Pre-pandemic, and in celebration of International Women’s Day, Qualcomm employees gathered on campus for an engaging conversation about women in tech. Hosted by Qualcomm Vice President and Chief Diversity Officer Vicki Mealer-Burke, Qualcomm President Cristano Amon took the stage with friend Roanne Sones, Corporate Vice President, Operating System & Intelligent Edge at Microsoft.
After a successful pilot launched this past year, the company reups and expands its commitment to a new program for hiring women who have temporarily left the workforce.
By Marissa Mancini
“I took a break relatively early in my career, and each time I navigated to an online application, it began with two choices: either ‘I am a recent graduate’ or ‘I am a seasoned professional.’”
That left Emilie Davidson feeling a little out of place. “With no local or recent professional contracts, I applied to dozens of positions each month and heard absolutely nothing back. It was easy to see how women in my situation fell through the cracks of the recruitment system,” Davidson explains.
Host and Common Impact CEO Danielle Holly is joined by Balaji Ganapathy, Global Head of Corporate Social Responsibility and Chief Social Responsibility Officer at Tata Consultancy Services (TCS), one of the largest technology firms in the world.
VMware recently held its annual Women Transforming Technology (WT2) conference, which focuses on promoting diversity and inclusion in the technology sector. As much as I’d been looking forward to attending the event — my first time — as the COVID-19 pandemic progressed, and the conference approached and became a digital event, I started wondering if I should skip it.
The future of engineering is strong at Cisco, and that was especially apparent to me during a recent visit to the Dubai Co-Innovation Centre where this eye-catching facility (like many of its global counterparts) offers an exciting incubation space to a number of emerging technologies.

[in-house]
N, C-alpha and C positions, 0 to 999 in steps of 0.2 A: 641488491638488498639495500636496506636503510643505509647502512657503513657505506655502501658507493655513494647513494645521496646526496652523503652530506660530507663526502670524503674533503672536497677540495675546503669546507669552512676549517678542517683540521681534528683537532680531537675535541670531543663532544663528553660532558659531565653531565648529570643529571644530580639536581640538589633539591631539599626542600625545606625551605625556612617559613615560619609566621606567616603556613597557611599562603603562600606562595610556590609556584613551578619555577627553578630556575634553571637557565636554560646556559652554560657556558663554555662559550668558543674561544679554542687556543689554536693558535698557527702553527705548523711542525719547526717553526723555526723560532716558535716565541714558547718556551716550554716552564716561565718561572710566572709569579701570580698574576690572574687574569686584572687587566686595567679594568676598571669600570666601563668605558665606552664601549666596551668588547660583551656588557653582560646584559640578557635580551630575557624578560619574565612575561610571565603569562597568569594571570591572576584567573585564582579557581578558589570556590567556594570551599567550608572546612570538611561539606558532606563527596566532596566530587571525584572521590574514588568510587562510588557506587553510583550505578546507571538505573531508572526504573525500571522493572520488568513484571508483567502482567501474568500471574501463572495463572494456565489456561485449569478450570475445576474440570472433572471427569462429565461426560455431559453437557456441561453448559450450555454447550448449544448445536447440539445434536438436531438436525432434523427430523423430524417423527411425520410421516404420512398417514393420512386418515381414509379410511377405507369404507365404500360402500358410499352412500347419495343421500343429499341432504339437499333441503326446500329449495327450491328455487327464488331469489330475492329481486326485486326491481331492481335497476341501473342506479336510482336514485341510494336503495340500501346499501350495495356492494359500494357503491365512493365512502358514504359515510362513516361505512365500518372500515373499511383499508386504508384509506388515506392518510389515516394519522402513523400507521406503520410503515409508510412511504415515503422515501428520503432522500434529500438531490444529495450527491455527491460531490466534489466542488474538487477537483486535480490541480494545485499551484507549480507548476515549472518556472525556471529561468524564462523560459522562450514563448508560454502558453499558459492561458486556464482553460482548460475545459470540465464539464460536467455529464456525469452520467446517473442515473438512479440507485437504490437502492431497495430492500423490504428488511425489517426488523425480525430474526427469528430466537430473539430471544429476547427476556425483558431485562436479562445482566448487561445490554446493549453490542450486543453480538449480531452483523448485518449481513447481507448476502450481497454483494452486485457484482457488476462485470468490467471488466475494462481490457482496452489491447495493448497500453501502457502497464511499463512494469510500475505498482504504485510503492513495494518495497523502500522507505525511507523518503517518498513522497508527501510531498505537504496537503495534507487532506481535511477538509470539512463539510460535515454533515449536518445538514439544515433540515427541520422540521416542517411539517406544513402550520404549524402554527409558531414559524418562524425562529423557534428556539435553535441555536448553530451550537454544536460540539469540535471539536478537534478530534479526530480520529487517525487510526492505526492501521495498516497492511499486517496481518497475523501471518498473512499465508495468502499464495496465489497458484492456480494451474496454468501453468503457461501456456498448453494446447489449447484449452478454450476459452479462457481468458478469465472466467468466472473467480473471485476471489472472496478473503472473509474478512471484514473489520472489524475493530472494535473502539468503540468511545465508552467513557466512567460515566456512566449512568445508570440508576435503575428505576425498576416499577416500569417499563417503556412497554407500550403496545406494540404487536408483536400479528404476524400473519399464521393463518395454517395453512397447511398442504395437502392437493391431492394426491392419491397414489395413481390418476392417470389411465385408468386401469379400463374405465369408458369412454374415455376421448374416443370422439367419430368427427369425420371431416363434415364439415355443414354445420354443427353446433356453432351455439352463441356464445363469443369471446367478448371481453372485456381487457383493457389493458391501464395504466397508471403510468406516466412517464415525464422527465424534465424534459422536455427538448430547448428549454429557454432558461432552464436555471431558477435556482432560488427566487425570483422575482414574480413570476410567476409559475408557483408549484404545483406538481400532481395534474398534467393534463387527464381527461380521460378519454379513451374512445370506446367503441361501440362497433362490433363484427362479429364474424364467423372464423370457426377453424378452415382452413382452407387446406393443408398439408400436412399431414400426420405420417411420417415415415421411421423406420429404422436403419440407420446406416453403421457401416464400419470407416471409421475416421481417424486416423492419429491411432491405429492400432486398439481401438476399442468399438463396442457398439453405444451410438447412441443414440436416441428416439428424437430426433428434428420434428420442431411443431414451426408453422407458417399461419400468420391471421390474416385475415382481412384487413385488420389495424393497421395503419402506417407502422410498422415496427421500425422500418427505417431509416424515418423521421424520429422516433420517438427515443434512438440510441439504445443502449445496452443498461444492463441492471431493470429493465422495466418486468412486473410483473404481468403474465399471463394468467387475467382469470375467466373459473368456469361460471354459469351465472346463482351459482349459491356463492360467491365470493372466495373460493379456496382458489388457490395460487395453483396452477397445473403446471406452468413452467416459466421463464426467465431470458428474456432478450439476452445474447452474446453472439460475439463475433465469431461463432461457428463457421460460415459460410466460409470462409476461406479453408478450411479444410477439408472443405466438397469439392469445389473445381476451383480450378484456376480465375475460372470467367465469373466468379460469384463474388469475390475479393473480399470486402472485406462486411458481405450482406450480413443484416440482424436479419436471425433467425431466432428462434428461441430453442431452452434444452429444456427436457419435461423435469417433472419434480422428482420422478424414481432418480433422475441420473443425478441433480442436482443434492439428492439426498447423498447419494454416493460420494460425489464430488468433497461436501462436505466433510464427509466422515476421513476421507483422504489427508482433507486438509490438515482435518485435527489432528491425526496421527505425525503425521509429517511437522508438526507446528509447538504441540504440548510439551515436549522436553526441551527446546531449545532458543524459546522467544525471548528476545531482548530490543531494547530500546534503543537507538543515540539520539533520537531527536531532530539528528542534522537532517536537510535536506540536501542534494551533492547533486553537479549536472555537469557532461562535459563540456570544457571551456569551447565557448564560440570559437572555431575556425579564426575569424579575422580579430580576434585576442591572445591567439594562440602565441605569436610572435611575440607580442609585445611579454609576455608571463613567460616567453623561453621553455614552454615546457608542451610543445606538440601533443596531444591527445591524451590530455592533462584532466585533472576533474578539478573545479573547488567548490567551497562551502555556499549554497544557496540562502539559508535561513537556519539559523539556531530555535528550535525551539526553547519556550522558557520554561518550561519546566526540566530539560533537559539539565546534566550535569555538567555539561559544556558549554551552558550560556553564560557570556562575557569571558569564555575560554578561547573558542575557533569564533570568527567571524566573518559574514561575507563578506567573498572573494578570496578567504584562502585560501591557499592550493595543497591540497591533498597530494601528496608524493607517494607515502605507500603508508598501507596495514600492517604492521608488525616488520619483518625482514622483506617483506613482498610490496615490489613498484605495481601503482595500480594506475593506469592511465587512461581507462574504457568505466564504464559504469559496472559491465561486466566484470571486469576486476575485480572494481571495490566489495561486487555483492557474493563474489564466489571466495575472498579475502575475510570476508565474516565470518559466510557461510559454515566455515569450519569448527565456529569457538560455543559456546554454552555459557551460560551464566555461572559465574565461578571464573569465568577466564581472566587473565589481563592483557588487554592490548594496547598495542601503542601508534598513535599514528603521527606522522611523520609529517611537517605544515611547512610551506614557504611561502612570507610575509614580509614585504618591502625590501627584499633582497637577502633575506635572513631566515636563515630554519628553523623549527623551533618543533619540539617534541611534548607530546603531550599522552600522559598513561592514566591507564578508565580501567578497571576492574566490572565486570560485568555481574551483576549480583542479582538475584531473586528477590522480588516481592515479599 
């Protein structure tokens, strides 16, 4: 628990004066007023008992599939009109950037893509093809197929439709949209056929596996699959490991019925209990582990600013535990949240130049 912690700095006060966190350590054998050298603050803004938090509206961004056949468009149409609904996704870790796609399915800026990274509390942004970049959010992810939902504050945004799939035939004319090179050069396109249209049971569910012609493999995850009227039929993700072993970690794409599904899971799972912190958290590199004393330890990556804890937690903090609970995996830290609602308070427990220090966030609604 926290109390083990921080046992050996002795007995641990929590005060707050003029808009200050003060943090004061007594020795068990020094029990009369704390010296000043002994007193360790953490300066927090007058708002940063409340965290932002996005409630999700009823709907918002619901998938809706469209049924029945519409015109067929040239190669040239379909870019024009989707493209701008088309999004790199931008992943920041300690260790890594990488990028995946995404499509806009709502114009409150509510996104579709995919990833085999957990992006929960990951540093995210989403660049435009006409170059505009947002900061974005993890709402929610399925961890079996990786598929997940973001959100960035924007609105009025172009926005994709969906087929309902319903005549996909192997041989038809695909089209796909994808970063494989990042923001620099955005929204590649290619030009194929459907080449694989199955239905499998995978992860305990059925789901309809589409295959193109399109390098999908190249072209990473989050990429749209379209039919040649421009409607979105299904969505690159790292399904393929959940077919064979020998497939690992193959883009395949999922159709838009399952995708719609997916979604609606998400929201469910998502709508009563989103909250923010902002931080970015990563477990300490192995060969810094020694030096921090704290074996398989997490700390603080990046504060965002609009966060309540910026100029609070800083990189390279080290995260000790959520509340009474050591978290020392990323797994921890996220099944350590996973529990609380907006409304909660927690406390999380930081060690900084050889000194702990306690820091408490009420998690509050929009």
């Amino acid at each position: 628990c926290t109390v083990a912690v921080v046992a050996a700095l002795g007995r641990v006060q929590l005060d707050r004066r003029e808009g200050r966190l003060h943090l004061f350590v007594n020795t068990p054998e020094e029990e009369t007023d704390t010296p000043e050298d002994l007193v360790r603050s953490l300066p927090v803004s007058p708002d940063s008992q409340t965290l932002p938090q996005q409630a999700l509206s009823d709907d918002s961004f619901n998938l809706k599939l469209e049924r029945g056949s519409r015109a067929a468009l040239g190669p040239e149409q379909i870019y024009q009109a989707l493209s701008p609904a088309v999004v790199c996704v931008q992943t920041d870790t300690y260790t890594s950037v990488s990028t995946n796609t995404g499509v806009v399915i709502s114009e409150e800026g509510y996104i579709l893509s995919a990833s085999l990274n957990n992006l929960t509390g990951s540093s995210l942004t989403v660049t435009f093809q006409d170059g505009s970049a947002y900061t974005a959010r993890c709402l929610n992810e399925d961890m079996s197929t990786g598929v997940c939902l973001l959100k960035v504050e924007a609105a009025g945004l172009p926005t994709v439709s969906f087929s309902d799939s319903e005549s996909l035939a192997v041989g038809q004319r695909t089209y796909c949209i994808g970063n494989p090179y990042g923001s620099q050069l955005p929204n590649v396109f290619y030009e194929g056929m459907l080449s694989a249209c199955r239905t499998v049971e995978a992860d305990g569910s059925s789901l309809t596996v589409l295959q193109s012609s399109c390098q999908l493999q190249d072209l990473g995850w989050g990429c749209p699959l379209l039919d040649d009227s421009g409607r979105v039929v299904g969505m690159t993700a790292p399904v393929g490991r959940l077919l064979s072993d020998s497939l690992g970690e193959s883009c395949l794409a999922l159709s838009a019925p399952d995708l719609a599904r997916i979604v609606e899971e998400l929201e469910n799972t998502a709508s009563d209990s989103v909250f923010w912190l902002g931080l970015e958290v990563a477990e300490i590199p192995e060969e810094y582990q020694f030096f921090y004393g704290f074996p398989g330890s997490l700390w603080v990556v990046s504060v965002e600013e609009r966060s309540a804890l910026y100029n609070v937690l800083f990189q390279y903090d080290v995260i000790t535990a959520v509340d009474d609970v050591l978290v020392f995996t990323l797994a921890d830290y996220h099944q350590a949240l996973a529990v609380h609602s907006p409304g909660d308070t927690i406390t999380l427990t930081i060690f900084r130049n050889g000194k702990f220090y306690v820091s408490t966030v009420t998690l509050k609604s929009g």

Despite equal aptitudes, women remain vastly underrepresented in technology and defense leadership roles. At the 2019 Atlantic Festival, Booz Allen’s Karen Dahut—an executive vice president and the firm’s global defense lead—shared tips and highlights from her own career journey and her thoughts on how to bring more women into these important positions.
For the second consecutive year, Blackbaud has been recognized by AnitaB.org as a Top Company for Women Technologists. Blackbaud joins a list of high-profile organizations including Bank of America, IBM, and Accenture. Blackbaud was included as a “Leader” in the Technical Workforce of 1,000-10,000 category. AnitaB.org’s annual Top Companies for Women Technologists program is the only industry benchmark based on statistical analysis of employer data that measures technical employees using a standardized definition of the technical workforce.
This article series is sponsored by Silicon Valley Community Foundation and produced by the TriplePundit editorial team.
The tech industry has a diversity problem. Women, specifically women of color, are greatly underrepresented. But some Silicon Valley leaders are working hard to make a change. Adobe, for example, has demonstrated its belief in the power of investing in women for years. Symantec likewise has a track record of supporting women and girls of color over time.
Melissa Charlery shares her journey from her beginnings at Gildan three years ago as an intern, to securing a full-time position in the company’s IT department. Here is the story of this young’s woman’s personal and professional growth after university: